The G Flex has a single rear facing speaker on the back of the device. While you can cup your hand around the back of the phone while holding it, to direct the volume, it’s just not ideal. Who wants to spend time consuming media with your speaker facing away from you? The majority of the time you will of course be listening through head/earphones but still, it’s one decision I hope they revisit in any possible sequel.


With its Snapdragon 800 SoC, 2GB of RAM and while brilliantly coloured and good looking but low resolution screen, there’s little issues here with speed at any part of the interface on the G Flex. LG’s ability to fine tune even their admittedly heavy skin to perform buttery smooth is an amazing feat for a company who was releasing some less than stellar devices a few years ago.

Playing games like Asphalt 8 will occasionally see a dropped frame or two, but it’s not something you notice hugely unless you’re very attentive and overall games will perform quite admirably.

Software has always been the point at which LG phones continue to let me down. But it’s not that they released it with Android 4.2.2, a more than 12 month old version, nor is it due to their lack of features, integration of tools or overall functionality, because LG excels at including all of those things, no, what LG has consistently failed to deliver is a good looking interface….until the G2.

With the G Flex, LG has done what I thought impossible up till recently, they've made me like the look of their interface and they did it by making one very easy change – they made a dark theme. Whereas the LG skin on previous phones has been light and repeatedly called cartoonish, by simple dint of giving dark overtones throughout their OS, the phone feels more usable.


The notification drawer is similarly still asking for some work, but as LG use the Notification Shade to show off QSlide Apps you can forgive them somewhat, because given half a chance, QSlide Apps can be extremely helpful. Similarly, the Quick Settings toggles are ordered to show off Quick Memo first and foremost, but unlike the seemingly useless and un-configurable quick settings from stock Android, the order of all these quick settings can be changed easily.

Overall, LG has done a nice job with the Optimus UI on the G Flex by making that one change. The software has functionally changed very little from the LG G2, with a few exceptions. LG has added a few features to their software which enhance the user experience further for those wanting to experience video on the curved screen of the G Flex.

First and foremost of these is Q Theater, a function which is activated by holding the phone in landscape and using your thumbs to slide out from the centre, like sliding curtains across a theatre screen you’re then taken straight to a multimedia hub where you can view pictures, video or YouTube.

Next they've implemented a multi-tasking service on top of the floating QSlide Apps option that you normally get. Press and hold the back button and you can run a dual window setup with one App at the top and one App below. The Apps you can choose from are mostly, but not limited to, QSlide Apps, which can still be used in their capacity as floating Apps over any running App. This dual-App screen is certainly handy for multi-tasking and really shows off that gorgeous 6 inch screen and just how much real estate you have there.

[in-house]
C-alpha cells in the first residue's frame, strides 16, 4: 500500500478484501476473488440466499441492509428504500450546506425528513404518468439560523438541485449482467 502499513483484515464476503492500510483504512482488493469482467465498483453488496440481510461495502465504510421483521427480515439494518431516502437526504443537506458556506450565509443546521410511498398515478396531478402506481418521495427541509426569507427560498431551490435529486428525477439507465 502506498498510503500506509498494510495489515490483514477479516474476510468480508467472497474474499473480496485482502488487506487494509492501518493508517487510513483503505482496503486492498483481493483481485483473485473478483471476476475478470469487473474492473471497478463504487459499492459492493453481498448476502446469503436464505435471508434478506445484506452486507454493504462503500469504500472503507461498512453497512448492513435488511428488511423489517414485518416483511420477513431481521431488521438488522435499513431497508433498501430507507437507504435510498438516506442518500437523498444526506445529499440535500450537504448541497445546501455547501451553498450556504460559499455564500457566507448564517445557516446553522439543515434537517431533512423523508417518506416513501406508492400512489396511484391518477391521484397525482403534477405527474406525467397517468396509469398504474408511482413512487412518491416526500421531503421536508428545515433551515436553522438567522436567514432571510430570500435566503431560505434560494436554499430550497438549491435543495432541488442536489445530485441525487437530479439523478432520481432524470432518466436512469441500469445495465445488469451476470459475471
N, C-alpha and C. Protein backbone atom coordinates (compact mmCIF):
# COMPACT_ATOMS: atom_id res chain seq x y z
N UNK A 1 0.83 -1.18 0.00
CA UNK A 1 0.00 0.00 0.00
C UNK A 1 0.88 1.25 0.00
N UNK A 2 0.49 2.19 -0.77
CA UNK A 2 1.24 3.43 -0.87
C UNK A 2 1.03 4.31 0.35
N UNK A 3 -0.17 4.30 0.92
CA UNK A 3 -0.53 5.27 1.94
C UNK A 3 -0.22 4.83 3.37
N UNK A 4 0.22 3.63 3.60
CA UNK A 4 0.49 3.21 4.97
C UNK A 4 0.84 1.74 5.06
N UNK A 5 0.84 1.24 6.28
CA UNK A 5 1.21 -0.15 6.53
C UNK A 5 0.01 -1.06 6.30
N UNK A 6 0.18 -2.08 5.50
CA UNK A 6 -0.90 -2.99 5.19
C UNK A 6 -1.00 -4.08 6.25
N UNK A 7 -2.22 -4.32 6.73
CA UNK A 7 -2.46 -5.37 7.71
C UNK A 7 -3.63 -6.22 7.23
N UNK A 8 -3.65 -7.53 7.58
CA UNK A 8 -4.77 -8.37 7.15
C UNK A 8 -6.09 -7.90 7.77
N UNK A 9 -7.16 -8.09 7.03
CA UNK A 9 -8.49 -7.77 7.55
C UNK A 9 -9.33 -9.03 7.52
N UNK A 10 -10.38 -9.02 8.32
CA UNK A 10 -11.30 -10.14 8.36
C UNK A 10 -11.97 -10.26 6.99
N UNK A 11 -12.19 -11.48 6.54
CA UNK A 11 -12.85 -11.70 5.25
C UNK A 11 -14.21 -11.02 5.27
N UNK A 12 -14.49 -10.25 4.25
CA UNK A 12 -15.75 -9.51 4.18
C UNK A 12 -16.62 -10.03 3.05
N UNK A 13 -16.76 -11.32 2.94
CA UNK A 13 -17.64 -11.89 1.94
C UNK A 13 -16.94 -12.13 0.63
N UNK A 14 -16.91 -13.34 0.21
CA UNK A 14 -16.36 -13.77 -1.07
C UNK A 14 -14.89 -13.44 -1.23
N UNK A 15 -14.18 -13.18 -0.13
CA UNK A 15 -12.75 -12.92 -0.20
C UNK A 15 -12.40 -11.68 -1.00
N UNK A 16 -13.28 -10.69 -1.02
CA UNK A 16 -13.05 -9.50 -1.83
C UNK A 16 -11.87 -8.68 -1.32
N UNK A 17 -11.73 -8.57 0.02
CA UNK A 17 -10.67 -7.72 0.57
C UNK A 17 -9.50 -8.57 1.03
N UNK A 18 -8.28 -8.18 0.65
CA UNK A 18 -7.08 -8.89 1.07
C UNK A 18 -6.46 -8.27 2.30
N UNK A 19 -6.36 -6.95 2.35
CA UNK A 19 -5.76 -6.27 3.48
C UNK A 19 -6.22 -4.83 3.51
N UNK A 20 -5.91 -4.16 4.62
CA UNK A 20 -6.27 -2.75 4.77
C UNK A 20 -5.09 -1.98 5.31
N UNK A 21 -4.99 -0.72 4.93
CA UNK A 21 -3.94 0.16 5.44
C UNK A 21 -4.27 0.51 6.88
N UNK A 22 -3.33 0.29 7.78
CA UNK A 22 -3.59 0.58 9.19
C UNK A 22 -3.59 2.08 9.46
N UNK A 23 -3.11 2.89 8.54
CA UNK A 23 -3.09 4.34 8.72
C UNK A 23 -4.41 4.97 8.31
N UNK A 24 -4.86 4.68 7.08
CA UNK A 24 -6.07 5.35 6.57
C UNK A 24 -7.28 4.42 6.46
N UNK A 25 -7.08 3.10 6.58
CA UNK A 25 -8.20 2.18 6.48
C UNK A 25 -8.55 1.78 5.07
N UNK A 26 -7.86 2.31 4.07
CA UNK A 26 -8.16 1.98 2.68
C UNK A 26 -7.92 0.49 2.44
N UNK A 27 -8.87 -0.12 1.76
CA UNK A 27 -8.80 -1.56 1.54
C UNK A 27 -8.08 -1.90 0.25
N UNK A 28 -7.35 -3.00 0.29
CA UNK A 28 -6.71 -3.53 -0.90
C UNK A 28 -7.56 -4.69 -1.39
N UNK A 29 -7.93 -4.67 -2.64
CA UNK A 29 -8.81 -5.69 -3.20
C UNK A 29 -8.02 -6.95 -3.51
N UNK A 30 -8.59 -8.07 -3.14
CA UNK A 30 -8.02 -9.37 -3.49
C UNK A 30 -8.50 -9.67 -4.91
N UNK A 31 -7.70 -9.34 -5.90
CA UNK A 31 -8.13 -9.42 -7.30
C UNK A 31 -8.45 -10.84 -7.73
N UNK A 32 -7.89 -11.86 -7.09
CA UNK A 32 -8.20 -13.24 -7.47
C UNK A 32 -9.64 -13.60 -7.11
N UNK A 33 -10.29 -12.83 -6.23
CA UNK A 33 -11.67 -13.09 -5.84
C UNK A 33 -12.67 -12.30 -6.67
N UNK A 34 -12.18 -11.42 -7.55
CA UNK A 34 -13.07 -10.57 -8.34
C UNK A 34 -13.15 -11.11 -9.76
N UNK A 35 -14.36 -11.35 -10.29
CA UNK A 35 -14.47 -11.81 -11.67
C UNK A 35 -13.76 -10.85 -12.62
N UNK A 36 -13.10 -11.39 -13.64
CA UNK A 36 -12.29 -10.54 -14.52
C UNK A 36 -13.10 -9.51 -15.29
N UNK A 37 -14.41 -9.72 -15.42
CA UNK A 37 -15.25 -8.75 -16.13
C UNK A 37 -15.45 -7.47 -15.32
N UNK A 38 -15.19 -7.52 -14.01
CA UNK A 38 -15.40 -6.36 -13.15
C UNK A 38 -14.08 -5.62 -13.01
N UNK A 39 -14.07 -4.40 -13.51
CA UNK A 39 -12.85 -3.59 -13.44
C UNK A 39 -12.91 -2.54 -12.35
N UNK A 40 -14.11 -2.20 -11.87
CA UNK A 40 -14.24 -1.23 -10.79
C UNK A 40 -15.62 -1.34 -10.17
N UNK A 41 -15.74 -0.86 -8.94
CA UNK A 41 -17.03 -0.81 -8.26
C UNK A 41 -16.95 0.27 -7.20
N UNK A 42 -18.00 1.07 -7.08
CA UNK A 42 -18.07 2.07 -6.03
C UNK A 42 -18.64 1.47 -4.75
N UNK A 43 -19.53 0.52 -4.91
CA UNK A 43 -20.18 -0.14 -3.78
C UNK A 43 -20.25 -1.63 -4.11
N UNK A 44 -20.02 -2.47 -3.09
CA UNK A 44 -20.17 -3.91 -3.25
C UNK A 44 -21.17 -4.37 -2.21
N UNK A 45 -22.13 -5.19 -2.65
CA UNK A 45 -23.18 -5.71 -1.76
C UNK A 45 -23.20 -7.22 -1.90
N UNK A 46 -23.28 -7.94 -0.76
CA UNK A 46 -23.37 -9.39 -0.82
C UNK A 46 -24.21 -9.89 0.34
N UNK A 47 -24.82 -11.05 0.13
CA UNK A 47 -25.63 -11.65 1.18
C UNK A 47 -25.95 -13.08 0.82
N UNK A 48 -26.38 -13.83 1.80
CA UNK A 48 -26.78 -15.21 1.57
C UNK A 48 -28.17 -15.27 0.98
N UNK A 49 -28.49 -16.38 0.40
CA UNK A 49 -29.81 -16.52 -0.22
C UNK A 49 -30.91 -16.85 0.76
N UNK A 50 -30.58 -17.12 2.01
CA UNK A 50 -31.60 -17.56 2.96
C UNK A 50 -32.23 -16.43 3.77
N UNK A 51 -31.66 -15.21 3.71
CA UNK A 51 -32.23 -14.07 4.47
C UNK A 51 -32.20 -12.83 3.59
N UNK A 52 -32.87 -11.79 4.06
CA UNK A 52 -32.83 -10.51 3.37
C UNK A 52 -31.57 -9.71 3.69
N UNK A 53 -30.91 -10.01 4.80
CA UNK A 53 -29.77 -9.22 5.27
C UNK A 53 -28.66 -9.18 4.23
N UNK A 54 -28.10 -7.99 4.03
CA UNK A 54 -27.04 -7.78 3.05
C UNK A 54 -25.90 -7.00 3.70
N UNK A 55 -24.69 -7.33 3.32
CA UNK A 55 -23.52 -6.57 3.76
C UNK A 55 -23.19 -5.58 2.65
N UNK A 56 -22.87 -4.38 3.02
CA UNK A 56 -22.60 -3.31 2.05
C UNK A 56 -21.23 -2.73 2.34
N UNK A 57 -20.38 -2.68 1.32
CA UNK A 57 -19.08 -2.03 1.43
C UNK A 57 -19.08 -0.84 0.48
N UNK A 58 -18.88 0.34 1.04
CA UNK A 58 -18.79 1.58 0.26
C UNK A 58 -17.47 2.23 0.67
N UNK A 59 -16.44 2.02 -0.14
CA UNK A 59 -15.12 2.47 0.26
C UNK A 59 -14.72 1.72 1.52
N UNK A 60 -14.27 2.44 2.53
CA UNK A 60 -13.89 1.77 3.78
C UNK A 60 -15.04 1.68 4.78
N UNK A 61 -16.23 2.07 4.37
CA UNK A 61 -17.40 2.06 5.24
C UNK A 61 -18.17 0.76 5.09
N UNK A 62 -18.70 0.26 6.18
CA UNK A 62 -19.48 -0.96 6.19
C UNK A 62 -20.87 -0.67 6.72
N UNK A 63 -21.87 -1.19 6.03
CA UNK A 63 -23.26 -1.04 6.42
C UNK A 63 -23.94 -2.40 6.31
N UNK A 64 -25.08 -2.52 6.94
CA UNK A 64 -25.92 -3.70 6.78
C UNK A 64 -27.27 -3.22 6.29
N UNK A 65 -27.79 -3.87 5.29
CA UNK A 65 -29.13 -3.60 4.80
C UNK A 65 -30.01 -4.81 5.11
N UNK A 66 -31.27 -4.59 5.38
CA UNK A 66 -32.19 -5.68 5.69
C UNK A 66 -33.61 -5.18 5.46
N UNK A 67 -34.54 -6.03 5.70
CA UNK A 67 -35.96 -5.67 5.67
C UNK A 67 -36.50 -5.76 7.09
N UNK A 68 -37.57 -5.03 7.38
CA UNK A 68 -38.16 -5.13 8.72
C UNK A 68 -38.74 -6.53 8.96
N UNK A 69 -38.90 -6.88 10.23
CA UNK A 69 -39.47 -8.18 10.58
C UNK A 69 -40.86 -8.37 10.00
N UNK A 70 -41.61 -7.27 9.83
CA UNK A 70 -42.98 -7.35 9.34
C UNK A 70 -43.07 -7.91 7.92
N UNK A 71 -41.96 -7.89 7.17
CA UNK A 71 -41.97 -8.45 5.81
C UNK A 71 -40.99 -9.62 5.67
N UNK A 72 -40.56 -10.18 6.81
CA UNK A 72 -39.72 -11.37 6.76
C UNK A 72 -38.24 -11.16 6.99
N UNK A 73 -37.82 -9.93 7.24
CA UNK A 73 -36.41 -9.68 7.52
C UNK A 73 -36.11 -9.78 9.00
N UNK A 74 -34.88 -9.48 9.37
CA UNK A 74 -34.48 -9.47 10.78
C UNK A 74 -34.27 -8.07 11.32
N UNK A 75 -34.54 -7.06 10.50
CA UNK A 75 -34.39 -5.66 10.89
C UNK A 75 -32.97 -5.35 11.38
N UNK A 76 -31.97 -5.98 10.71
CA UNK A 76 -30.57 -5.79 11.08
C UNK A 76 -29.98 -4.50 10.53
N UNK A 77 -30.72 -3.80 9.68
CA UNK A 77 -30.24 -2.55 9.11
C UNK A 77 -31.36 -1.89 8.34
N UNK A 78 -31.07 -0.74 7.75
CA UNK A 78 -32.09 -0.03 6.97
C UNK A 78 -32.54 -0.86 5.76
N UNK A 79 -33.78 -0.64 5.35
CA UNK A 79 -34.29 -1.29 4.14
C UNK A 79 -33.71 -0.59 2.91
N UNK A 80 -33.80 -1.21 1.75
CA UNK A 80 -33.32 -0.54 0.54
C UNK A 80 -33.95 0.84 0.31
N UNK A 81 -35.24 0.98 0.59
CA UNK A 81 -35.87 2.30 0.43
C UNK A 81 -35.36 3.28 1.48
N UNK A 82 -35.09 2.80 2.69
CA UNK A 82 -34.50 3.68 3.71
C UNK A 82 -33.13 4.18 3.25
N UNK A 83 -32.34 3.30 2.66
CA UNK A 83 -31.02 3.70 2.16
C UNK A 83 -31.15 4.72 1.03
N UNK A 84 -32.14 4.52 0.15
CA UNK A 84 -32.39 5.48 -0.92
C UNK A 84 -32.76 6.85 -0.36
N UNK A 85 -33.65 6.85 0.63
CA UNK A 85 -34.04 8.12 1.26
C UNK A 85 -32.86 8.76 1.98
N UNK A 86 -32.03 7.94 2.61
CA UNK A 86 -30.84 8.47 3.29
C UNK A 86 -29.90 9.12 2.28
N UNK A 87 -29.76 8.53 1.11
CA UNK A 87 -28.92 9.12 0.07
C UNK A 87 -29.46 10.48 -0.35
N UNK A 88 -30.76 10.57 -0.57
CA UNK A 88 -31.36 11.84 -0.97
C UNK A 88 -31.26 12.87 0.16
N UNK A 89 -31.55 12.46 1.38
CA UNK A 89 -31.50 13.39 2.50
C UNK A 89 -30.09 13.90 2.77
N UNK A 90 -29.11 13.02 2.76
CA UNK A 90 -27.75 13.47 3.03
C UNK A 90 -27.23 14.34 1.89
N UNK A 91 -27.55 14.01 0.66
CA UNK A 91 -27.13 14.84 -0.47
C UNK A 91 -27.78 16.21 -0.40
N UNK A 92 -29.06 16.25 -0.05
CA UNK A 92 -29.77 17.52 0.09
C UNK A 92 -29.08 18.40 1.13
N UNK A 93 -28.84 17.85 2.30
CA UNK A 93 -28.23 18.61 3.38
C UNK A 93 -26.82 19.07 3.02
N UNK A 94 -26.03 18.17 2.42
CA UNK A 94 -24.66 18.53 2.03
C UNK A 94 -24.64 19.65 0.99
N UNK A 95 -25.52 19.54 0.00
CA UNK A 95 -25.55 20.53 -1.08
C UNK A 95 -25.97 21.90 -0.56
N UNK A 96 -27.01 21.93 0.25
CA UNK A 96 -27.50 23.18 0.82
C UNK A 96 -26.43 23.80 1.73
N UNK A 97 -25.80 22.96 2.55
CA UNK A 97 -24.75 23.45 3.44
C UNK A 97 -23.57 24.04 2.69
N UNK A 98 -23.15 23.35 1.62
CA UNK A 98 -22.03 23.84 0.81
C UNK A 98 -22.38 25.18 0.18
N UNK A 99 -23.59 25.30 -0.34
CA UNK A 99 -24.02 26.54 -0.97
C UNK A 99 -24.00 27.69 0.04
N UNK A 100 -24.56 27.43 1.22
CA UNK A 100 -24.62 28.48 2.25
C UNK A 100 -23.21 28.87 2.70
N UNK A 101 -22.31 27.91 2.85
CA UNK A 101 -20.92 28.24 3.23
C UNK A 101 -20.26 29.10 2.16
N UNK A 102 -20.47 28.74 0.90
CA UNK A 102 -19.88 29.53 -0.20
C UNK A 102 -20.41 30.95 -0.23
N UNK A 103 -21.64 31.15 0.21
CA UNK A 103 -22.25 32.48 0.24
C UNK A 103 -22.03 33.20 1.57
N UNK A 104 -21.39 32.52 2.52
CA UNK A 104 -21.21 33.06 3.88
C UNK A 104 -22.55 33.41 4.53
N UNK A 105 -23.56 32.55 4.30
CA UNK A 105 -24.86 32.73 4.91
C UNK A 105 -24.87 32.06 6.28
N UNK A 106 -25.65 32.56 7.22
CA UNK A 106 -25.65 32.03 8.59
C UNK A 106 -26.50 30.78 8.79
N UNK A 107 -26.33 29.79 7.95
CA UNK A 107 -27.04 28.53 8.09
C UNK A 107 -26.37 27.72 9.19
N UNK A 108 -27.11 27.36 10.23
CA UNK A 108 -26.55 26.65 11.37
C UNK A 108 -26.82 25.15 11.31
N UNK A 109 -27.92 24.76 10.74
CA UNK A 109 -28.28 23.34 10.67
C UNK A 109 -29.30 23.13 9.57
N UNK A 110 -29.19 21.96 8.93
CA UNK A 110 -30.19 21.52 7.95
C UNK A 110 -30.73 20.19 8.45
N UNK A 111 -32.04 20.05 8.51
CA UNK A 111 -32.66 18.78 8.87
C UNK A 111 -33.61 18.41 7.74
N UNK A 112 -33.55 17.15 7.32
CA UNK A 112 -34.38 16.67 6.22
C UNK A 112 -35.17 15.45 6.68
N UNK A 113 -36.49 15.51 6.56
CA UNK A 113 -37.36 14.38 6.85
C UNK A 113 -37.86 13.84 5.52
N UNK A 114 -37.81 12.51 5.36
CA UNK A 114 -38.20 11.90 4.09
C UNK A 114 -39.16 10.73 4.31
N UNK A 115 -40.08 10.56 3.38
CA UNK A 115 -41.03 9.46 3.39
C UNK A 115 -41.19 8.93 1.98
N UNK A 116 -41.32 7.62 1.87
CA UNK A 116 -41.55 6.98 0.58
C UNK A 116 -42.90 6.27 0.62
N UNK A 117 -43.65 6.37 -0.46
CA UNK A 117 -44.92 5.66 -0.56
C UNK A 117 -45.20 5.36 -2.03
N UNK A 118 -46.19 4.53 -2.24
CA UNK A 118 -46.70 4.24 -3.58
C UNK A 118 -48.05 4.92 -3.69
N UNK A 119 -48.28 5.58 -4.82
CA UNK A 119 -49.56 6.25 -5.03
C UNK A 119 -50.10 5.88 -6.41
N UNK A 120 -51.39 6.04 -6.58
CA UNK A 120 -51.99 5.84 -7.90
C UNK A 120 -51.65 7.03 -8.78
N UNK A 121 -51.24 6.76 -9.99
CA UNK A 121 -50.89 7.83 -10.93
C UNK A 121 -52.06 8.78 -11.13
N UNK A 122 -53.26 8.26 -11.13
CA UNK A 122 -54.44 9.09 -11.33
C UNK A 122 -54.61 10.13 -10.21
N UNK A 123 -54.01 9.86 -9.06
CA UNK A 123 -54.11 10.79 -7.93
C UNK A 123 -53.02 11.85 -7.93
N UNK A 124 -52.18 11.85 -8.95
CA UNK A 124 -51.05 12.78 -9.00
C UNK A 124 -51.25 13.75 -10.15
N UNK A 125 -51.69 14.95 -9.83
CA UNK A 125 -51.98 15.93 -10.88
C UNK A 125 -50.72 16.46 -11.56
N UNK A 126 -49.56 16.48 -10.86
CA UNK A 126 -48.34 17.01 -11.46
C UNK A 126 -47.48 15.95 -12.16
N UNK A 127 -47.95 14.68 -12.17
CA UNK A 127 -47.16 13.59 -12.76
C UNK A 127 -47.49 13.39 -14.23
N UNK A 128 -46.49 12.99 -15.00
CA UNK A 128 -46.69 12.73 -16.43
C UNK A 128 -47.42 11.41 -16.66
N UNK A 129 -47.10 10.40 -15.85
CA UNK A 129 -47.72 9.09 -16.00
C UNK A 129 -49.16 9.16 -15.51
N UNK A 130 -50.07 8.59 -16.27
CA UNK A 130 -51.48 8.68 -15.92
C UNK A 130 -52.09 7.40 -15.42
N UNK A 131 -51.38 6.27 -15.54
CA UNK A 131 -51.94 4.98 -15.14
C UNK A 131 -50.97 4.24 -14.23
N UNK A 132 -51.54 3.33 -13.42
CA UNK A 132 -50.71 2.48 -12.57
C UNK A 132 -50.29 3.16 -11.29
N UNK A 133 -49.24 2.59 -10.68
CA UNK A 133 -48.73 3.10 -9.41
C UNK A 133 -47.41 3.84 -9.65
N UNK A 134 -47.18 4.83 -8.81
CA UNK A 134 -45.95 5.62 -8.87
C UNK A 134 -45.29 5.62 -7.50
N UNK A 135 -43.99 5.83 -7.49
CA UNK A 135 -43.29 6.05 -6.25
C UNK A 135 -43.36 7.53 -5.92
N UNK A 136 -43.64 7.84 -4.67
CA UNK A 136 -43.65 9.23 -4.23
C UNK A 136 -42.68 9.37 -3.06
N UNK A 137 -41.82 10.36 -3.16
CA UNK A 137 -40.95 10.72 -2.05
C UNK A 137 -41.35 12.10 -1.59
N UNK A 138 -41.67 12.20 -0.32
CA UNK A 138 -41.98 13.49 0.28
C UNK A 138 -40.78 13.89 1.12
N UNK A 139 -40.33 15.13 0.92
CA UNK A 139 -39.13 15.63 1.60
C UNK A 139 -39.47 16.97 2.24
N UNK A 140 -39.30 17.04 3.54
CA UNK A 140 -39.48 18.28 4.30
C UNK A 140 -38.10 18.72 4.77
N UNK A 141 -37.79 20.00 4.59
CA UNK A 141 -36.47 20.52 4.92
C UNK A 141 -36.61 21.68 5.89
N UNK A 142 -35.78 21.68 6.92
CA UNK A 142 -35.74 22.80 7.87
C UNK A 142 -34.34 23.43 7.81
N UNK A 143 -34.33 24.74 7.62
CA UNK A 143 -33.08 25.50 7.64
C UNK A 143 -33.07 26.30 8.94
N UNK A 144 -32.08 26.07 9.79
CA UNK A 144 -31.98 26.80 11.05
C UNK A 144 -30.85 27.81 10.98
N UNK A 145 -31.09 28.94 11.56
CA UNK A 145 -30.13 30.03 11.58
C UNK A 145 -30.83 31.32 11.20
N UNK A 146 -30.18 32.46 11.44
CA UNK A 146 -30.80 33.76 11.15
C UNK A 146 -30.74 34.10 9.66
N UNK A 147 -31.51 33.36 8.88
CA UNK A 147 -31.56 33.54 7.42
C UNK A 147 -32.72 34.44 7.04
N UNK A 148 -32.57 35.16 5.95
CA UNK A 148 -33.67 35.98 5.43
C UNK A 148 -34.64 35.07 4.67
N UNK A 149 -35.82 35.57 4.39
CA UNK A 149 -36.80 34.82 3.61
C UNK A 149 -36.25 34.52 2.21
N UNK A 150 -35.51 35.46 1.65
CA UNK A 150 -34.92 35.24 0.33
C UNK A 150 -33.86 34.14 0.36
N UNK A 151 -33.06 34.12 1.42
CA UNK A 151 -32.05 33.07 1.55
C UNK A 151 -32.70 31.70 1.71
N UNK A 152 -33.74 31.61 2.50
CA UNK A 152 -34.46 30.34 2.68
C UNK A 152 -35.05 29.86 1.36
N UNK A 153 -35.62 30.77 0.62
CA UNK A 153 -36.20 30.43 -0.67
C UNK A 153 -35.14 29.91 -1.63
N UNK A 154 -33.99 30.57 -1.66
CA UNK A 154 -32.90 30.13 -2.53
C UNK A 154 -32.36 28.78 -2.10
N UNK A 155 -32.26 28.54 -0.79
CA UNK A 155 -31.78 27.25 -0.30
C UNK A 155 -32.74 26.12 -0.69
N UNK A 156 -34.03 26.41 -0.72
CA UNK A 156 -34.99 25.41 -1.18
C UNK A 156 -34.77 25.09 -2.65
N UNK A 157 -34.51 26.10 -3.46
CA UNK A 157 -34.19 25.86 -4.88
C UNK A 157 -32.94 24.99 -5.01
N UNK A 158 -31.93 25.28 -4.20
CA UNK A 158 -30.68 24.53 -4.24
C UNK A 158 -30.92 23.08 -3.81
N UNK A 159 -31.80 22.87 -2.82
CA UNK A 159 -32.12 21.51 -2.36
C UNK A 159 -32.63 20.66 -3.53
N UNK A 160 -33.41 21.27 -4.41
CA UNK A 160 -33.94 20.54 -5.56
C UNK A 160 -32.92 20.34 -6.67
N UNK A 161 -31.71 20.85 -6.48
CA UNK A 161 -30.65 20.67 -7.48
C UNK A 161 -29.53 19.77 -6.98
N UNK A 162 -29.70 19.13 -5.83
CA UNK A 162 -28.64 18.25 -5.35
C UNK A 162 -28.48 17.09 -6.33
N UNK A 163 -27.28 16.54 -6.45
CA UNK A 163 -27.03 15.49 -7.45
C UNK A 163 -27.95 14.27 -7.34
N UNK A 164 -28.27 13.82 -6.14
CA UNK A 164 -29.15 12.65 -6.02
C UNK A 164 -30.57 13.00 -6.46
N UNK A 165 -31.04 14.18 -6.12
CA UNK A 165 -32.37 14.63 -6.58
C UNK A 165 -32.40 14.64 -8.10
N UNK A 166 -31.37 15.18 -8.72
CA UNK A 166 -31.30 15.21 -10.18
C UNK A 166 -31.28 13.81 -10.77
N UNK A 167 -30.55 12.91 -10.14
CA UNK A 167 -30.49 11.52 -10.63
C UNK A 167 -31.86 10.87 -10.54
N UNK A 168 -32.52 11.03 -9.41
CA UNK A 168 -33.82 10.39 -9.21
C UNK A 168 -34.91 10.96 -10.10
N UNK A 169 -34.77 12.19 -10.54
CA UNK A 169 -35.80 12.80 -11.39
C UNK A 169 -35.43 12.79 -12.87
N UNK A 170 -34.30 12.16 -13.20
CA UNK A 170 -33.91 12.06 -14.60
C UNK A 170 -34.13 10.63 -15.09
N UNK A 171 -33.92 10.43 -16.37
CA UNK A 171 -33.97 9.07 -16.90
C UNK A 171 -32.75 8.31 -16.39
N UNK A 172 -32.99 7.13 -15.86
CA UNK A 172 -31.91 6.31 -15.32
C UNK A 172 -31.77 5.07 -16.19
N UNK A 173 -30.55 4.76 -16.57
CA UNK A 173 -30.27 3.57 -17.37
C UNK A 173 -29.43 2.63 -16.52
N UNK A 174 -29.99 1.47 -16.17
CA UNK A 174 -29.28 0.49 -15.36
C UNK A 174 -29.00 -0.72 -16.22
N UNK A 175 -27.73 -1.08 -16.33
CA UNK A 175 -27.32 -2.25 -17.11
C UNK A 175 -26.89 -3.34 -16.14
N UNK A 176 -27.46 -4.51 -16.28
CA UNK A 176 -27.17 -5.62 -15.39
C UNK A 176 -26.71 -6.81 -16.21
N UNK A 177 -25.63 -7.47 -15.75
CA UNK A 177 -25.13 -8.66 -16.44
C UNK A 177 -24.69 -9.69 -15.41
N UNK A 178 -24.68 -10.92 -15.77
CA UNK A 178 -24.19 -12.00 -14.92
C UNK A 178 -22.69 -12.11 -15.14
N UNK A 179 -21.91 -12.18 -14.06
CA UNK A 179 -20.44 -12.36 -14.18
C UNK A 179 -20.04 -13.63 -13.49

LG has also made a change to the soft keys adding a notification key which you can add from the settings menu. Where as previously you could always add in which soft keys you want – except multi-tasking – and the order they display in, you can now add a soft key which pulls down the notification shade. A really useful option for using a 6 inch device for people with smaller hands, even with my larger hands I found it useful.

Lastly on the lock screen you will notice that the accelerometer is active to show off a cool feature that just looks neat on the curved screen. Tilt the phone up and the view on the lock screen animation scrolls up, likewise for down. It’s just a cool feature.

Battery life

If you want a phone purely based on battery life, you can not go wrong with the G Flex. The LG Chem division in charge of battery technology has outdone themselves, cramming a 3,500mAh battery into a platform that is not only not regularly shaped, but also curved and flexible.

With the G Flex I was comfortably using the phone with every application and function I wanted to for over a full day without even worrying about where I was going to find a charger. This kind of battery life and integrity is something I haven't experienced since using the G2 last year and the G Flex kicks it up a notch from what I thought was an exceptional battery life on that phone.

The Verdict


Excellent performance.
LG's launcherSkin (Optimus UI) has become extremely usable.

Very long battery life.


No SD card slot.
No Optical Image Stabilisation (OIS) for the camera.
No Full HD screen.

Bottom line

The G Flex brings together a lot of cool, innovative and futuristic technology – the curved screen, flexible design, self healing back – This device is all in all an experiment that LG created to test out the waters in terms of customer feedback and industrial design, It's something quite unique and special... and I can't wait to see more. 


(Click to enlarge)




Video Review [Arabic]

10 Days With The LG G Flex [REVIEW]

By: Salah G. Hamed on: Thursday, March 13, 2014